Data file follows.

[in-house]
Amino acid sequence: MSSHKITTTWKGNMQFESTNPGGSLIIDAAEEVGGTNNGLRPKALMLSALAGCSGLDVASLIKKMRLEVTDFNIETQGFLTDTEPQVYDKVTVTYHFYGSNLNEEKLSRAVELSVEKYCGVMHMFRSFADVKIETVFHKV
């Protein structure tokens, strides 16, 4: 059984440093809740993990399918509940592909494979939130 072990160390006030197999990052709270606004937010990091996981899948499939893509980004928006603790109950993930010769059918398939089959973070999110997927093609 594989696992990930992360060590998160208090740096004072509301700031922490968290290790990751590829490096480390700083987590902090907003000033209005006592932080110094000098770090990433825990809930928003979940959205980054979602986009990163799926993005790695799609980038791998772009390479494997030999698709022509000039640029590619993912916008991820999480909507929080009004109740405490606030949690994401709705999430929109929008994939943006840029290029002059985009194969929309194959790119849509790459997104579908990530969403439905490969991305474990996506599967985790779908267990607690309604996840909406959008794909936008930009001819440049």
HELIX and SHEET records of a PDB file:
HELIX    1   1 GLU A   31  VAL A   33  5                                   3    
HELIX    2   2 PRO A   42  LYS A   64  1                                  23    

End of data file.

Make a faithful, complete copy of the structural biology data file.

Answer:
[in-house]
Amino acid sequence: MSSHKITTTWKGNMQFESTNPGGSLIIDAAEEVGGTNNGLRPKALMLSALAGCSGLDVASLIKKMRLEVTDFNIETQGFLTDTEPQVYDKVTVTYHFYGSNLNEEKLSRAVELSVEKYCGVMHMFRSFADVKIETVFHKV
């Protein structure tokens, strides 16, 4: 059984440093809740993990399918509940592909494979939130 072990160390006030197999990052709270606004937010990091996981899948499939893509980004928006603790109950993930010769059918398939089959973070999110997927093609 594989696992990930992360060590998160208090740096004072509301700031922490968290290790990751590829490096480390700083987590902090907003000033209005006592932080110094000098770090990433825990809930928003979940959205980054979602986009990163799926993005790695799609980038791998772009390479494997030999698709022509000039640029590619993912916008991820999480909507929080009004109740405490606030949690994401709705999430929109929008994939943006840029290029002059985009194969929309194959790119849509790459997104579908990530969403439905490969991305474990996506599967985790779908267990607690309604996840909406959008794909936008930009001819440049």
HELIX and SHEET records of a PDB file:
HELIX    1   1 GLU A   31  VAL A   33  5                                   3    
HELIX    2   2 PRO A   42  LYS A   64  1                                  23    